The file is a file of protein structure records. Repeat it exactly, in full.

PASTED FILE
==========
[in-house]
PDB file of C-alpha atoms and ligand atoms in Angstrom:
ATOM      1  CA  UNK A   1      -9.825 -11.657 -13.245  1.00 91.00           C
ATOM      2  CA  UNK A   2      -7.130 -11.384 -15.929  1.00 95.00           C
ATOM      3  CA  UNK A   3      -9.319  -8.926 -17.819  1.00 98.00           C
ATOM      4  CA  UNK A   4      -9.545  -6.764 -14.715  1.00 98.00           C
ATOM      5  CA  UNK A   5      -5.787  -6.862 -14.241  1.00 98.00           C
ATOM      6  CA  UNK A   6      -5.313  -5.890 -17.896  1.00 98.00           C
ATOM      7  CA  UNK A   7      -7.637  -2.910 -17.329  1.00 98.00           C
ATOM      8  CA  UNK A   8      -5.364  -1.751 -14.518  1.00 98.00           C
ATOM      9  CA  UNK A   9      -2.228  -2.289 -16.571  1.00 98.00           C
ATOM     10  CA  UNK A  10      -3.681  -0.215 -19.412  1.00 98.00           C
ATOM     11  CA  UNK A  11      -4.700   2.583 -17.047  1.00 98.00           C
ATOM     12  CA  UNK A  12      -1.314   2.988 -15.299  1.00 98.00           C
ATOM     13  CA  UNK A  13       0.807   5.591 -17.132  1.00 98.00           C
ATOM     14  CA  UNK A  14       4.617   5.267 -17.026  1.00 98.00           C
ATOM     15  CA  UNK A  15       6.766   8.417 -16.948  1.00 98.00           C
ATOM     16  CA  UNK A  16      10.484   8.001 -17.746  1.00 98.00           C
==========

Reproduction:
[in-house]
PDB file of C-alpha atoms and ligand atoms in Angstrom:
ATOM      1  CA  UNK A   1      -9.825 -11.657 -13.245  1.00 91.00           C
ATOM      2  CA  UNK A   2      -7.130 -11.384 -15.929  1.00 95.00           C
ATOM      3  CA  UNK A   3      -9.319  -8.926 -17.819  1.00 98.00           C
ATOM      4  CA  UNK A   4      -9.545  -6.764 -14.715  1.00 98.00           C
ATOM      5  CA  UNK A   5      -5.787  -6.862 -14.241  1.00 98.00           C
ATOM      6  CA  UNK A   6      -5.313  -5.890 -17.896  1.00 98.00           C
ATOM      7  CA  UNK A   7      -7.637  -2.910 -17.329  1.00 98.00           C
ATOM      8  CA  UNK A   8      -5.364  -1.751 -14.518  1.00 98.00           C
ATOM      9  CA  UNK A   9      -2.228  -2.289 -16.571  1.00 98.00           C
ATOM     10  CA  UNK A  10      -3.681  -0.215 -19.412  1.00 98.00           C
ATOM     11  CA  UNK A  11      -4.700   2.583 -17.047  1.00 98.00           C
ATOM     12  CA  UNK A  12      -1.314   2.988 -15.299  1.00 98.00           C
ATOM     13  CA  UNK A  13       0.807   5.591 -17.132  1.00 98.00           C
ATOM     14  CA  UNK A  14       4.617   5.267 -17.026  1.00 98.00           C
ATOM     15  CA  UNK A  15       6.766   8.417 -16.948  1.00 98.00           C
ATOM     16  CA  UNK A  16      10.484   8.001 -17.746  1.00 98.00           C